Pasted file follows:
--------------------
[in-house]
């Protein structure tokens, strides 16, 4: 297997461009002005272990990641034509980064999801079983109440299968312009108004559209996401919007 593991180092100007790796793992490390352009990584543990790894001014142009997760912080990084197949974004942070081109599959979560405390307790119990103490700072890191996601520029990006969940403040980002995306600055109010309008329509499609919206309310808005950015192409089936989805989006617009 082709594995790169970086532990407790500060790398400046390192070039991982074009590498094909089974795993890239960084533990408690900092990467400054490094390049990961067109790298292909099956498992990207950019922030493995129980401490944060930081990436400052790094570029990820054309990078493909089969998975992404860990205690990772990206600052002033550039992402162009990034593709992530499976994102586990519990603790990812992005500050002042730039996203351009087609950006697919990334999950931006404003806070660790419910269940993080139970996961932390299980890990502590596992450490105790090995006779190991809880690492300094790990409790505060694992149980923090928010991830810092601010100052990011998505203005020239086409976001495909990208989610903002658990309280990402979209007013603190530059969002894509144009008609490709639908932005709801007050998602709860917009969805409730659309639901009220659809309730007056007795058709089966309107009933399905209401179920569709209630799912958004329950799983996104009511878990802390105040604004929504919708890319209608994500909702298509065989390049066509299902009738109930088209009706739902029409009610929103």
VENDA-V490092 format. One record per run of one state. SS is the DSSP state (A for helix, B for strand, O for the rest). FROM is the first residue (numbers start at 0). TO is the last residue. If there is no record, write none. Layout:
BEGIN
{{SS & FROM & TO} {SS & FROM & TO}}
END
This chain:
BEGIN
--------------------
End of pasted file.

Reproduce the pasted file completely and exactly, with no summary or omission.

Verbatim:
[in-house]
């Protein structure tokens, strides 16, 4: 297997461009002005272990990641034509980064999801079983109440299968312009108004559209996401919007 593991180092100007790796793992490390352009990584543990790894001014142009997760912080990084197949974004942070081109599959979560405390307790119990103490700072890191996601520029990006969940403040980002995306600055109010309008329509499609919206309310808005950015192409089936989805989006617009 082709594995790169970086532990407790500060790398400046390192070039991982074009590498094909089974795993890239960084533990408690900092990467400054490094390049990961067109790298292909099956498992990207950019922030493995129980401490944060930081990436400052790094570029990820054309990078493909089969998975992404860990205690990772990206600052002033550039992402162009990034593709992530499976994102586990519990603790990812992005500050002042730039996203351009087609950006697919990334999950931006404003806070660790419910269940993080139970996961932390299980890990502590596992450490105790090995006779190991809880690492300094790990409790505060694992149980923090928010991830810092601010100052990011998505203005020239086409976001495909990208989610903002658990309280990402979209007013603190530059969002894509144009008609490709639908932005709801007050998602709860917009969805409730659309639901009220659809309730007056007795058709089966309107009933399905209401179920569709209630799912958004329950799983996104009511878990802390105040604004929504919708890319209608994500909702298509065989390049066509299902009738109930088209009706739902029409009610929103």
VENDA-V490092 format. One record per run of one state. SS is the DSSP state (A for helix, B for strand, O for the rest). FROM is the first residue (numbers start at 0). TO is the last residue. If there is no record, write none. Layout:
BEGIN
{{SS & FROM & TO} {SS & FROM & TO}}
END
This chain:
BEGIN